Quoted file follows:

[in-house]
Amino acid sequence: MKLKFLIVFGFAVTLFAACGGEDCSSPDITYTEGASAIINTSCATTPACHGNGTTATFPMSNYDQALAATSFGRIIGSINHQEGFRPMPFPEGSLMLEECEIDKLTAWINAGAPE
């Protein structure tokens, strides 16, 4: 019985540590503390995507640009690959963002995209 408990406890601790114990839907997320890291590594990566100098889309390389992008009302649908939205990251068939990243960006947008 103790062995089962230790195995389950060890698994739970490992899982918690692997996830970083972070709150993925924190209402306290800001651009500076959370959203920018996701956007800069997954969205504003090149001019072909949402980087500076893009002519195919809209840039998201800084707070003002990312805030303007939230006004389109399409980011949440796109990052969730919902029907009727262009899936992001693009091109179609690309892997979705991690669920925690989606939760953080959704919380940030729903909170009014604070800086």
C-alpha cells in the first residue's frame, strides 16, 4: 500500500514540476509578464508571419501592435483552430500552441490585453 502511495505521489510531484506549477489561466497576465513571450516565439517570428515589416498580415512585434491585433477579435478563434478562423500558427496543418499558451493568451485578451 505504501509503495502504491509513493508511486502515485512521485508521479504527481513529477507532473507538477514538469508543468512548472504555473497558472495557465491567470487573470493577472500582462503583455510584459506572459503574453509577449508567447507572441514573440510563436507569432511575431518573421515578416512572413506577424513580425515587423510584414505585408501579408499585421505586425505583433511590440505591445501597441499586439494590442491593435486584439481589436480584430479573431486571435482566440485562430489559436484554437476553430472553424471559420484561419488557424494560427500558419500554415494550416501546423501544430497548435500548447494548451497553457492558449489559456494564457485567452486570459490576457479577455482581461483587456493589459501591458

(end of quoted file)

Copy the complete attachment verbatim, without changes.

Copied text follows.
[in-house]
Amino acid sequence: MKLKFLIVFGFAVTLFAACGGEDCSSPDITYTEGASAIINTSCATTPACHGNGTTATFPMSNYDQALAATSFGRIIGSINHQEGFRPMPFPEGSLMLEECEIDKLTAWINAGAPE
């Protein structure tokens, strides 16, 4: 019985540590503390995507640009690959963002995209 408990406890601790114990839907997320890291590594990566100098889309390389992008009302649908939205990251068939990243960006947008 103790062995089962230790195995389950060890698994739970490992899982918690692997996830970083972070709150993925924190209402306290800001651009500076959370959203920018996701956007800069997954969205504003090149001019072909949402980087500076893009002519195919809209840039998201800084707070003002990312805030303007939230006004389109399409980011949440796109990052969730919902029907009727262009899936992001693009091109179609690309892997979705991690669920925690989606939760953080959704919380940030729903909170009014604070800086």
C-alpha cells in the first residue's frame, strides 16, 4: 500500500514540476509578464508571419501592435483552430500552441490585453 502511495505521489510531484506549477489561466497576465513571450516565439517570428515589416498580415512585434491585433477579435478563434478562423500558427496543418499558451493568451485578451 505504501509503495502504491509513493508511486502515485512521485508521479504527481513529477507532473507538477514538469508543468512548472504555473497558472495557465491567470487573470493577472500582462503583455510584459506572459503574453509577449508567447507572441514573440510563436507569432511575431518573421515578416512572413506577424513580425515587423510584414505585408501579408499585421505586425505583433511590440505591445501597441499586439494590442491593435486584439481589436480584430479573431486571435482566440485562430489559436484554437476553430472553424471559420484561419488557424494560427500558419500554415494550416501546423501544430497548435500548447494548451497553457492558449489559456494564457485567452486570459490576457479577455482581461483587456493589459501591458